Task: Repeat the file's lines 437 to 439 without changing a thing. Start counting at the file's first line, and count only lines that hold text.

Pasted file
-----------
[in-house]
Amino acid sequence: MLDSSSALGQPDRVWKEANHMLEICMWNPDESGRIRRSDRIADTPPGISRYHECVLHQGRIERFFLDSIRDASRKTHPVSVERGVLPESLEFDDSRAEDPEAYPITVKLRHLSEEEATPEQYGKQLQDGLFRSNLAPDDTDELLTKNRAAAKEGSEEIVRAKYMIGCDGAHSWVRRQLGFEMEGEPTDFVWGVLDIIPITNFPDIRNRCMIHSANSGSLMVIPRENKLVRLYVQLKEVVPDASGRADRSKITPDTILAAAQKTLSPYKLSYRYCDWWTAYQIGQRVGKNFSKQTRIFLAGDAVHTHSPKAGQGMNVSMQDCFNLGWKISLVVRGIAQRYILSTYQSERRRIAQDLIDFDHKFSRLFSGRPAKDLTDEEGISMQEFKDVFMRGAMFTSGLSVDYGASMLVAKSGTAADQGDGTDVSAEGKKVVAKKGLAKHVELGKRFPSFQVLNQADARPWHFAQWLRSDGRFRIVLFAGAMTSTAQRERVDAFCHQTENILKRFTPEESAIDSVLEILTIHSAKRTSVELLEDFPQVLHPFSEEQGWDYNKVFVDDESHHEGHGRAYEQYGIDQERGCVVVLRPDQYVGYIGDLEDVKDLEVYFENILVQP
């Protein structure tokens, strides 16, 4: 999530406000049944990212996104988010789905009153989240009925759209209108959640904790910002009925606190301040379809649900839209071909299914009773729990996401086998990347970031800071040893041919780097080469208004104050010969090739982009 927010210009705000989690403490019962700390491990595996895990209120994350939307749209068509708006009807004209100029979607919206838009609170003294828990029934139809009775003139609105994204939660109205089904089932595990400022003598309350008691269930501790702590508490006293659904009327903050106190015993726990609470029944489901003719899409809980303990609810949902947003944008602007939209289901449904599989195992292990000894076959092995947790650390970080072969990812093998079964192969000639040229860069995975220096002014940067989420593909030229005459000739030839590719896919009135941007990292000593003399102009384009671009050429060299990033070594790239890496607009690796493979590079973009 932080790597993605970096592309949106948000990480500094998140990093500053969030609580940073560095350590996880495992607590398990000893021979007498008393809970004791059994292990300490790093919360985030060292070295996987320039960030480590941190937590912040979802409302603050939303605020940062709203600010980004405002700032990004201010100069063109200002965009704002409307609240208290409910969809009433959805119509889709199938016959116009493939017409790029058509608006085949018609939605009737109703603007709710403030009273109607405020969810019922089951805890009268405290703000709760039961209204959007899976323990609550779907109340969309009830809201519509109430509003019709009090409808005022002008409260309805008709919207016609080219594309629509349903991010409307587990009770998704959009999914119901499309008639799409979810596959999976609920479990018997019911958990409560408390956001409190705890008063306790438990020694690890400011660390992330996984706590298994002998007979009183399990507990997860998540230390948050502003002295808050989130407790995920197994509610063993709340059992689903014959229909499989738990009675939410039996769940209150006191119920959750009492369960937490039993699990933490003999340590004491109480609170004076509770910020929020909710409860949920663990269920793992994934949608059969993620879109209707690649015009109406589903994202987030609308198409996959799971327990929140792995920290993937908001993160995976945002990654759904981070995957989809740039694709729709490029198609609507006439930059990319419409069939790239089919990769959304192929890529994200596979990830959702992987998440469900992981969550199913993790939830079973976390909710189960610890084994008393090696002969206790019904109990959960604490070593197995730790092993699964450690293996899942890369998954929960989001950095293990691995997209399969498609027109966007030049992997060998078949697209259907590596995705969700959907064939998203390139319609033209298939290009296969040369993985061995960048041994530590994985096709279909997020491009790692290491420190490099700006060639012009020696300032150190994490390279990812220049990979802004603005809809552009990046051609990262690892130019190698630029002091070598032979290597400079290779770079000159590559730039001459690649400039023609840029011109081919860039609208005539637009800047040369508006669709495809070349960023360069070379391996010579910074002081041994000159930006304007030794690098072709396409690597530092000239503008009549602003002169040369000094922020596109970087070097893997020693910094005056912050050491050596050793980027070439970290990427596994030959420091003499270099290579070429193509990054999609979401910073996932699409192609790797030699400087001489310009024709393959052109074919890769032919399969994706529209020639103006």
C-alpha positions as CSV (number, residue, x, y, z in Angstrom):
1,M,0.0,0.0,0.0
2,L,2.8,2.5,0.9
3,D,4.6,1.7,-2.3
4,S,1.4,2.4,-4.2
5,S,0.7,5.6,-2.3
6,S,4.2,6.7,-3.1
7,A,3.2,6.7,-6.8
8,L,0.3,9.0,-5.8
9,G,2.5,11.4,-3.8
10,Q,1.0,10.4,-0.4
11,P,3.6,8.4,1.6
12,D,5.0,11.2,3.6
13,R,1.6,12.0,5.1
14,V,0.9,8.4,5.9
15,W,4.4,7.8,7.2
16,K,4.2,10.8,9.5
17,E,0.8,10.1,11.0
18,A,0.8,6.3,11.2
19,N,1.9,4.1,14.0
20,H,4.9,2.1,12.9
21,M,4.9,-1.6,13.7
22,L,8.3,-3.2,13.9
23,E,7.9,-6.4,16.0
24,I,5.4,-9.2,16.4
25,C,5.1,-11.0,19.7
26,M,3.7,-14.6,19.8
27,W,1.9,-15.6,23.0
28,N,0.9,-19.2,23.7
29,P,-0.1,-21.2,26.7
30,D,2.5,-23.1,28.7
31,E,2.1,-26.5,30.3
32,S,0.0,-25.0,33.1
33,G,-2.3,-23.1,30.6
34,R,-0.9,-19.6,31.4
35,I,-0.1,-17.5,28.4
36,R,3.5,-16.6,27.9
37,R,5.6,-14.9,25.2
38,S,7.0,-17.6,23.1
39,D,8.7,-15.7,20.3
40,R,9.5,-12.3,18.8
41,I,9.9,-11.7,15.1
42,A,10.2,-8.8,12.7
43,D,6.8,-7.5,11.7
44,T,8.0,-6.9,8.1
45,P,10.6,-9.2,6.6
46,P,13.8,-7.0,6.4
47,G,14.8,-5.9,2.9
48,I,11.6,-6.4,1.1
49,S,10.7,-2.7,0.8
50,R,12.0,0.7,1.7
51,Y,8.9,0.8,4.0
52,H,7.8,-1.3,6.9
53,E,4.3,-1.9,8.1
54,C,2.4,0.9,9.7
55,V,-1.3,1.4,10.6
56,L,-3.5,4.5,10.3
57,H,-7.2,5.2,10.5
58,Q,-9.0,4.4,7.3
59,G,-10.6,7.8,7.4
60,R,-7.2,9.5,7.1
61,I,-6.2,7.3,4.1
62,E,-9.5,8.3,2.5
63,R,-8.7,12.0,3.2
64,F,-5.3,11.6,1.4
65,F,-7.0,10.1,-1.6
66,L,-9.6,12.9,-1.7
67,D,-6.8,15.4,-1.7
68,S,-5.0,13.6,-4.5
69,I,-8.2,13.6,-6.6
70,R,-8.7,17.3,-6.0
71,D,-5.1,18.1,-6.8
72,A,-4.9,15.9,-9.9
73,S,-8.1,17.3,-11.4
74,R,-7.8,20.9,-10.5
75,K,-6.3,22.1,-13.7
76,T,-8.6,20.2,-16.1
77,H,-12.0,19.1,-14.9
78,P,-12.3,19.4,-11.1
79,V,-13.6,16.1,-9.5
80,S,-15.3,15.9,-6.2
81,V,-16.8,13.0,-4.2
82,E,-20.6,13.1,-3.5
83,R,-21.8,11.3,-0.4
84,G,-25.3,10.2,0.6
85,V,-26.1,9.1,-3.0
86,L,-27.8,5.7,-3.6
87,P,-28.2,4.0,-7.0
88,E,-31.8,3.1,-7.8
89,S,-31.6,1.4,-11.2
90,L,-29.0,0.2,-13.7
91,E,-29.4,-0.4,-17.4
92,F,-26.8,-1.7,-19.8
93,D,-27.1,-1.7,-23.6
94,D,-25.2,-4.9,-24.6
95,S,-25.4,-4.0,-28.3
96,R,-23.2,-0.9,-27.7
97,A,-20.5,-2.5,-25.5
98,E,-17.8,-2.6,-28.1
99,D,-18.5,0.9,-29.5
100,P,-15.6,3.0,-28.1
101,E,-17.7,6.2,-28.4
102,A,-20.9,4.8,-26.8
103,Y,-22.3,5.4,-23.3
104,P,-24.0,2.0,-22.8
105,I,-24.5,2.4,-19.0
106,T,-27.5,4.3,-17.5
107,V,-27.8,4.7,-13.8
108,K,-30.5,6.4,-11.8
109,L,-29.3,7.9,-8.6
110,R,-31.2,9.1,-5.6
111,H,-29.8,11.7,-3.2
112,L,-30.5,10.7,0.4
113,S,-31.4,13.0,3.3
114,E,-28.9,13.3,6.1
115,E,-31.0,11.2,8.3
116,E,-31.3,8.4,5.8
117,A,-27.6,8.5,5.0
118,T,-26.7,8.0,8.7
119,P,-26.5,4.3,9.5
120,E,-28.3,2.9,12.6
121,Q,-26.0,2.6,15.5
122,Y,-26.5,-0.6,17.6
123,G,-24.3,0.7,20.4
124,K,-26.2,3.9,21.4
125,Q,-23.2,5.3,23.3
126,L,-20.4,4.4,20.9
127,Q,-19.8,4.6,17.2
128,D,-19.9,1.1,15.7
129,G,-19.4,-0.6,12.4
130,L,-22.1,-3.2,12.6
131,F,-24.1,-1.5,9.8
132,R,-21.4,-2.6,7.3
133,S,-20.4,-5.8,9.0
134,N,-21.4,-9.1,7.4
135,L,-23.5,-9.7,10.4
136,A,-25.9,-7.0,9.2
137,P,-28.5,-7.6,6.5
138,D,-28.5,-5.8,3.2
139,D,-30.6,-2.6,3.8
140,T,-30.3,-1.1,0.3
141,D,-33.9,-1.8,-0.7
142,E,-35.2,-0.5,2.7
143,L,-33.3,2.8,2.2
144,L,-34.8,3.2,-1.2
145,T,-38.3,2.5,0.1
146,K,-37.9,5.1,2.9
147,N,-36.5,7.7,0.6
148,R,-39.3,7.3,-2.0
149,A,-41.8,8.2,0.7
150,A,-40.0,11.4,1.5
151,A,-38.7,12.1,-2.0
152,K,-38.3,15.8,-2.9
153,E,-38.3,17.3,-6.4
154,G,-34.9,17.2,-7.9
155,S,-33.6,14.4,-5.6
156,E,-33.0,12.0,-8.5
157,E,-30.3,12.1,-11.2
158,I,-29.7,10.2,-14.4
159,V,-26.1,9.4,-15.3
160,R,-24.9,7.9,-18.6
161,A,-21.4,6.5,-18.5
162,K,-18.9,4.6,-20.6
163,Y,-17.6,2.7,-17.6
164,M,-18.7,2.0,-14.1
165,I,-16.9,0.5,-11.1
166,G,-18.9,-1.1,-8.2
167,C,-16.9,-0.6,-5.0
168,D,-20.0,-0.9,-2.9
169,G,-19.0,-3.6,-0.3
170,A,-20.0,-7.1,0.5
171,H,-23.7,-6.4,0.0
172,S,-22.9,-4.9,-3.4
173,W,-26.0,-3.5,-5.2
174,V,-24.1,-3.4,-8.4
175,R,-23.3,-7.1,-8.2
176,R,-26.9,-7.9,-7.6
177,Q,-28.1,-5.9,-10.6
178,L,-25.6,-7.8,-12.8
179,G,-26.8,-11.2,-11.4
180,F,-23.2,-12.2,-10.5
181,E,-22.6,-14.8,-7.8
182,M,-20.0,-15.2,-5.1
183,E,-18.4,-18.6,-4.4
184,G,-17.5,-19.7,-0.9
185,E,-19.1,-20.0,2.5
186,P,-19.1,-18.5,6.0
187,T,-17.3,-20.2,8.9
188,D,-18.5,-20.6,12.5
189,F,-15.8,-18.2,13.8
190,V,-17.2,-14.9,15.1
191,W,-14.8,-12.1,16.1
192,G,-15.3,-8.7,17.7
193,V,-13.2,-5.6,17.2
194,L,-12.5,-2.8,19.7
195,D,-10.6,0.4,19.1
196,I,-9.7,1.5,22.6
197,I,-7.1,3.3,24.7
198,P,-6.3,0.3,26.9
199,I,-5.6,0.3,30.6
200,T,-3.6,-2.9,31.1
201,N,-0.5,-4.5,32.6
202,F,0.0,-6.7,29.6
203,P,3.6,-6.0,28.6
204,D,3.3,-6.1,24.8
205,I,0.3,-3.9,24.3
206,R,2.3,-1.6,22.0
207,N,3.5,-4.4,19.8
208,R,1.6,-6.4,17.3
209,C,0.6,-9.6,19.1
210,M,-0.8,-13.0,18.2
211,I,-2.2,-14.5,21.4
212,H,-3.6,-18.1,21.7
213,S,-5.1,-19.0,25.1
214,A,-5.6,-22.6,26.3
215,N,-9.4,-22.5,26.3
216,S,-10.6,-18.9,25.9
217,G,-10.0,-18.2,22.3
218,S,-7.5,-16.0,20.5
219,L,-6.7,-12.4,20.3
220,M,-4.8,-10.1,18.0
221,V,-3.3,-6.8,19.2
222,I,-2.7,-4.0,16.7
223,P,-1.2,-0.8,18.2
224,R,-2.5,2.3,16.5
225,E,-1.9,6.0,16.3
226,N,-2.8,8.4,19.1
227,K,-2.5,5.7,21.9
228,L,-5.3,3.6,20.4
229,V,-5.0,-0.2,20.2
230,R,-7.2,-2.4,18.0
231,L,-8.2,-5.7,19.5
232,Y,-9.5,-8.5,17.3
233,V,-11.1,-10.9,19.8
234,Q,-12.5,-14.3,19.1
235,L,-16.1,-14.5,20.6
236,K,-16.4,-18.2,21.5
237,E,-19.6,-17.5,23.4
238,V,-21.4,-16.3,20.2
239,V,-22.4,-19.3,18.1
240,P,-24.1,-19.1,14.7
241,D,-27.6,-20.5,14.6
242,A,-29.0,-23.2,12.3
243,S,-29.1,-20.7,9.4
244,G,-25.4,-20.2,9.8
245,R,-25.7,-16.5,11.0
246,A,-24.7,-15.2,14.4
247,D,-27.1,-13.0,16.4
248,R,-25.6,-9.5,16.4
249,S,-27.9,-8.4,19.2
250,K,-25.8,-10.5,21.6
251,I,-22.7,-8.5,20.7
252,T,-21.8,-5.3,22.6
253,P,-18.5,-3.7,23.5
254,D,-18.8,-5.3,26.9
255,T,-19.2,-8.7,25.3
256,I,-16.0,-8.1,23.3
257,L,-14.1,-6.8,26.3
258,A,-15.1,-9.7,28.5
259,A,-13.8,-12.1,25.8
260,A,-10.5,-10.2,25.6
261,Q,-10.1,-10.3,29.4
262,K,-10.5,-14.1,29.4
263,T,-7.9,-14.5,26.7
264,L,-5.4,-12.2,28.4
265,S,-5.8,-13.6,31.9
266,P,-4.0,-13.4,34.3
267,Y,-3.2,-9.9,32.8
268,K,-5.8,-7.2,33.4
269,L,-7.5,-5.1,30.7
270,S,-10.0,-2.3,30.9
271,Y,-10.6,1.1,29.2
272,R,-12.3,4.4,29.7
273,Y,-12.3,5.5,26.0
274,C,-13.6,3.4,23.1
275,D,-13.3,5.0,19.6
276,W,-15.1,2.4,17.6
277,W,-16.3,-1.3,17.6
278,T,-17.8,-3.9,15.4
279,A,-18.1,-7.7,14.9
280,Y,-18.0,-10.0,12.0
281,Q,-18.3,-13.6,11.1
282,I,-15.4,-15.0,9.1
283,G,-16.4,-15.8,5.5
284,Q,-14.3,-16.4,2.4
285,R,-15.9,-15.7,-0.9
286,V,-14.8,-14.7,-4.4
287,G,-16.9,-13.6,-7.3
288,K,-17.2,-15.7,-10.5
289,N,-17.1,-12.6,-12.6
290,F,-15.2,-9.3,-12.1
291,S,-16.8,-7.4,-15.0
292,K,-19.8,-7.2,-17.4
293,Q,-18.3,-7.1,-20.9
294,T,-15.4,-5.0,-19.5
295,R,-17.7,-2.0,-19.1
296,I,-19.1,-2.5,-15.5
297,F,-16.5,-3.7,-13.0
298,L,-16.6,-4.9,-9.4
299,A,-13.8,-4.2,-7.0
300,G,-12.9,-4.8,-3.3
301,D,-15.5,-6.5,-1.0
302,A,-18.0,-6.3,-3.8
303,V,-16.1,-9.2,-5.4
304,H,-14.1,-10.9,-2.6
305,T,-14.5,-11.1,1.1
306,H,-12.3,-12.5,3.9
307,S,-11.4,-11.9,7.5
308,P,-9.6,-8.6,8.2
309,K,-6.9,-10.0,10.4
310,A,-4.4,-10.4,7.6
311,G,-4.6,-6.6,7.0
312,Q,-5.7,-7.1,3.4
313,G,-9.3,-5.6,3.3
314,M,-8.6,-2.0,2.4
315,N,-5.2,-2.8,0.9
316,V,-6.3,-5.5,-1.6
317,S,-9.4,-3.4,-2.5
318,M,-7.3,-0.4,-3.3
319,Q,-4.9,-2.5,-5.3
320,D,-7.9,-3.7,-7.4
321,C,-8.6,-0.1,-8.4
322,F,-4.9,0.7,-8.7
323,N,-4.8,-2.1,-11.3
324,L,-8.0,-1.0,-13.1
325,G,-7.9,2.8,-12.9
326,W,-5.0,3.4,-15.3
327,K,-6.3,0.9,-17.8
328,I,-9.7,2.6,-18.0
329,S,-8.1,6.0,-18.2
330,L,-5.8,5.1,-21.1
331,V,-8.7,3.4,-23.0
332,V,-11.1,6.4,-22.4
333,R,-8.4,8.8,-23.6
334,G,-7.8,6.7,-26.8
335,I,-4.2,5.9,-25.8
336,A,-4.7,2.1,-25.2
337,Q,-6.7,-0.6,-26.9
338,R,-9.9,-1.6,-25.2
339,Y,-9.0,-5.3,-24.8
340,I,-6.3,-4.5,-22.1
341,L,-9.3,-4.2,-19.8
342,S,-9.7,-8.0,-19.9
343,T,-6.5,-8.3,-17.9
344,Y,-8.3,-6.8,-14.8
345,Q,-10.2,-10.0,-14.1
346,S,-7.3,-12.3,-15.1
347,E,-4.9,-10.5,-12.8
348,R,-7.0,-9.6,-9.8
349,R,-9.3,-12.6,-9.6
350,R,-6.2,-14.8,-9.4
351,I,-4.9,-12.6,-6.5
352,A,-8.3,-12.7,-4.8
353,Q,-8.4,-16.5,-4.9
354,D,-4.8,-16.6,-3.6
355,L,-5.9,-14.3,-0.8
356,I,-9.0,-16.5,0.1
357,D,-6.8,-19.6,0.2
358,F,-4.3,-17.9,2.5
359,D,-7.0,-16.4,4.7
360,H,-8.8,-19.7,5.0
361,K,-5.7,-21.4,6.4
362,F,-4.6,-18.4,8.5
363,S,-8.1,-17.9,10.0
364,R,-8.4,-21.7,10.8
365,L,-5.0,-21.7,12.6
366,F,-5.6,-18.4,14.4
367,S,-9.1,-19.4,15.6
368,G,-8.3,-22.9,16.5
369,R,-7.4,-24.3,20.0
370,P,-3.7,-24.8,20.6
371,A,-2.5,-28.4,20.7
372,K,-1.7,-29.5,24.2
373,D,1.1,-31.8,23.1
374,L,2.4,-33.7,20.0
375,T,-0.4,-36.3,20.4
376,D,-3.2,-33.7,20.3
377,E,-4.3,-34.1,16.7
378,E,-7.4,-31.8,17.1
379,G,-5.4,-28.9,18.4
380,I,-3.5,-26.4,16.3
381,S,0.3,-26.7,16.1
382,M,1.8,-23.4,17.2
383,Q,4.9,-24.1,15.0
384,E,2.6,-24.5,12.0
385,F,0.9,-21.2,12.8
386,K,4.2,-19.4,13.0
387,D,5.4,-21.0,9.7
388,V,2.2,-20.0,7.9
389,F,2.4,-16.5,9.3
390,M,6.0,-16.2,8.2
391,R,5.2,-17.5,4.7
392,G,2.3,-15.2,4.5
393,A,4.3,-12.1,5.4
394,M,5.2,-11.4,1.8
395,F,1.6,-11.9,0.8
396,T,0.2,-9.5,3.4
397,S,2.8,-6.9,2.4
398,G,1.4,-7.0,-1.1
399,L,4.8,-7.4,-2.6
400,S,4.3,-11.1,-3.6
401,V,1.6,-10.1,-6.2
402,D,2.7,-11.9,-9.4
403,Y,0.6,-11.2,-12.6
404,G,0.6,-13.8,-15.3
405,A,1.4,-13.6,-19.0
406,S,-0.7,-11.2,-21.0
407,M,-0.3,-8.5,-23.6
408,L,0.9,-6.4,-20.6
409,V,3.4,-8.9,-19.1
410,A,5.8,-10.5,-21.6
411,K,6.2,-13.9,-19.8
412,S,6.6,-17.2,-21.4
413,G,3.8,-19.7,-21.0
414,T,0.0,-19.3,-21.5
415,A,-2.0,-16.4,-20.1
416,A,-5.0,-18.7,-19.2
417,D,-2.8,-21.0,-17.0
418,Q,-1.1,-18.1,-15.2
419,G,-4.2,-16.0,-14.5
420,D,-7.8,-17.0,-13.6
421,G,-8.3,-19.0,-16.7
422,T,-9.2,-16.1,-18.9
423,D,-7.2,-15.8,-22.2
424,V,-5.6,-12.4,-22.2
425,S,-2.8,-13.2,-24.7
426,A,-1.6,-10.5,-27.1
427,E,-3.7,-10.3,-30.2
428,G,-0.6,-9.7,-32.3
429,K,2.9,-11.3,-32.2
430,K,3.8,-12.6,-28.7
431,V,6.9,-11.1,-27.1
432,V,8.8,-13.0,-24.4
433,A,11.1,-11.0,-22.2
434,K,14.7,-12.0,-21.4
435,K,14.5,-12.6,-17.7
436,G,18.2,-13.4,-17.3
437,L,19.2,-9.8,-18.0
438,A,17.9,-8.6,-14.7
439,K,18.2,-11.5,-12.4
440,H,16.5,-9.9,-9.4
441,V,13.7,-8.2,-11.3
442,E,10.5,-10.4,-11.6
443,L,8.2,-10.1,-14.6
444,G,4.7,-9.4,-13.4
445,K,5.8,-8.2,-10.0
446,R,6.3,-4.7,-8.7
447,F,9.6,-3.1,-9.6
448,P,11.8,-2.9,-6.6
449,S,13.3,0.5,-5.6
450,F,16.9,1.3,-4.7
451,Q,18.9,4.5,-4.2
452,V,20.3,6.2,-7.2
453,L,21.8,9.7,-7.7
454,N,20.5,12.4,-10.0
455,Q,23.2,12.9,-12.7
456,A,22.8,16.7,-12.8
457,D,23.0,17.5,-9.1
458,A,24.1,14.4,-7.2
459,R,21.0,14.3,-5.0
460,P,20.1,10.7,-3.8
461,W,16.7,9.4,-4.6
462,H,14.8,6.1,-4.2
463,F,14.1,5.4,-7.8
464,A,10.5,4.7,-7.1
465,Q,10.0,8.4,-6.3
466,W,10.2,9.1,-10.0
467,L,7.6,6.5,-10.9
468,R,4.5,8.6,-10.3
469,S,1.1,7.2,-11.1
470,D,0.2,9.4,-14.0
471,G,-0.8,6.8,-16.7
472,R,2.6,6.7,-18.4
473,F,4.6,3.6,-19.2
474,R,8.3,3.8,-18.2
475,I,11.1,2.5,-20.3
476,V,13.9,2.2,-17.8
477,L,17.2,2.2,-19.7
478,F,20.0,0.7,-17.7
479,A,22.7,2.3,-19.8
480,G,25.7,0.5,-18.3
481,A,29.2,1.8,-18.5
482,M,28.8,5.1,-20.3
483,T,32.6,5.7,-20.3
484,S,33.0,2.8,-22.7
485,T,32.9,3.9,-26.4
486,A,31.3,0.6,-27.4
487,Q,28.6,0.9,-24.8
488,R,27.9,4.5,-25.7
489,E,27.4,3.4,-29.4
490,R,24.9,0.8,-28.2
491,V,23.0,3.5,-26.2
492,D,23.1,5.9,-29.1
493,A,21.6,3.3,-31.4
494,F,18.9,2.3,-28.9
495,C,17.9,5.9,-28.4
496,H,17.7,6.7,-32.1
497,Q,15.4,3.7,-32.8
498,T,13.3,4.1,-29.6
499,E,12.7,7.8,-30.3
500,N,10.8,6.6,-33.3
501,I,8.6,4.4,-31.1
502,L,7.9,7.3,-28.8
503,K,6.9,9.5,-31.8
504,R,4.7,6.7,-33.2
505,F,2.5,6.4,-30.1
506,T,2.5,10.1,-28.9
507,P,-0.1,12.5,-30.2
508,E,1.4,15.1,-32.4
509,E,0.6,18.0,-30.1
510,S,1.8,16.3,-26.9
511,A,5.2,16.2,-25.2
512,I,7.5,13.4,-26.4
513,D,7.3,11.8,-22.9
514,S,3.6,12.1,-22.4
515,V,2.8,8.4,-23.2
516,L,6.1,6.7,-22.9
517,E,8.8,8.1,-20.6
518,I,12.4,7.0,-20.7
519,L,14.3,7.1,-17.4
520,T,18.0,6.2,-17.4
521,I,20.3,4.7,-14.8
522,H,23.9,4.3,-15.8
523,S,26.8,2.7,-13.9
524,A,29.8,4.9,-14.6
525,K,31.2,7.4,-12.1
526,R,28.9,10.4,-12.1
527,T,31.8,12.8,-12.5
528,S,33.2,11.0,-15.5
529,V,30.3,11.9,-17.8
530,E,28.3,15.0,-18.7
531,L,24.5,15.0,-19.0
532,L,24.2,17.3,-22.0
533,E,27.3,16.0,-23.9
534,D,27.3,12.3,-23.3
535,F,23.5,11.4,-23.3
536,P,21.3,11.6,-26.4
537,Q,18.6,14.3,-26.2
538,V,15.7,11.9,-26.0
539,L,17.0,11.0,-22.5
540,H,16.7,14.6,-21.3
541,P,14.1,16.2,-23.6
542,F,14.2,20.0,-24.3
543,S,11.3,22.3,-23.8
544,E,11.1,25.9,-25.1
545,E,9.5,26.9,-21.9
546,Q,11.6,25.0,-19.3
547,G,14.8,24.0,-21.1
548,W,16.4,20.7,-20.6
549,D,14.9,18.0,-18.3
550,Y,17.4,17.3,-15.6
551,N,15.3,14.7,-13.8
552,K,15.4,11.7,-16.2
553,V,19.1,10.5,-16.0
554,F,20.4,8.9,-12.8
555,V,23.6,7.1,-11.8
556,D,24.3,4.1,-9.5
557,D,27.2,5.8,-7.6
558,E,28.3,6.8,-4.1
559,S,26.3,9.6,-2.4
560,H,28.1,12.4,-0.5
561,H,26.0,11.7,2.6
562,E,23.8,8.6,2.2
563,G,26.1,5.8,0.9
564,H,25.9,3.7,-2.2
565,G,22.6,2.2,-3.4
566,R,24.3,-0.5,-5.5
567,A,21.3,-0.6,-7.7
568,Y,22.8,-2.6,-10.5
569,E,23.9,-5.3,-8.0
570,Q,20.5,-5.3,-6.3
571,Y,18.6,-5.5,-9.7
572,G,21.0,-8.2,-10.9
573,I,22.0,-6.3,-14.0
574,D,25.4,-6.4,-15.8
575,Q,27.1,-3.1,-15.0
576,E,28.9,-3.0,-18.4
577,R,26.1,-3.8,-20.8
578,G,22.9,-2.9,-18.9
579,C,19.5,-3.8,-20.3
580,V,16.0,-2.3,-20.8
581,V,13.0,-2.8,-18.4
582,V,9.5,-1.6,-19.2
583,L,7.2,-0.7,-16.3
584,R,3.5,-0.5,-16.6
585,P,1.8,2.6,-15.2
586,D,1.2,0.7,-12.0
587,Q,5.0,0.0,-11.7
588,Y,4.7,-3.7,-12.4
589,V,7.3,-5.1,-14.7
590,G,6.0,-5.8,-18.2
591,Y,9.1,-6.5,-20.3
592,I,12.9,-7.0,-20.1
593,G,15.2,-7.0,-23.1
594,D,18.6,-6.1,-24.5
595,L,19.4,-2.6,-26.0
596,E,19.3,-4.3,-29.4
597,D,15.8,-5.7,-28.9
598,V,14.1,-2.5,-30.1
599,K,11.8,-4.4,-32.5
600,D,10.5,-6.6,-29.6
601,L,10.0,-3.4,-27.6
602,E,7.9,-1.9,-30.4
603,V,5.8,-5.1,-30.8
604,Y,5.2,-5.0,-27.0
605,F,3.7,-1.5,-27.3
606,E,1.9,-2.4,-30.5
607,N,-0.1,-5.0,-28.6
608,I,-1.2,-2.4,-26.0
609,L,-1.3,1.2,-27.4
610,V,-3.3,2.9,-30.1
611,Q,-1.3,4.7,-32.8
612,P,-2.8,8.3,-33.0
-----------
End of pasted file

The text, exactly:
433,A,11.1,-11.0,-22.2
434,K,14.7,-12.0,-21.4
435,K,14.5,-12.6,-17.7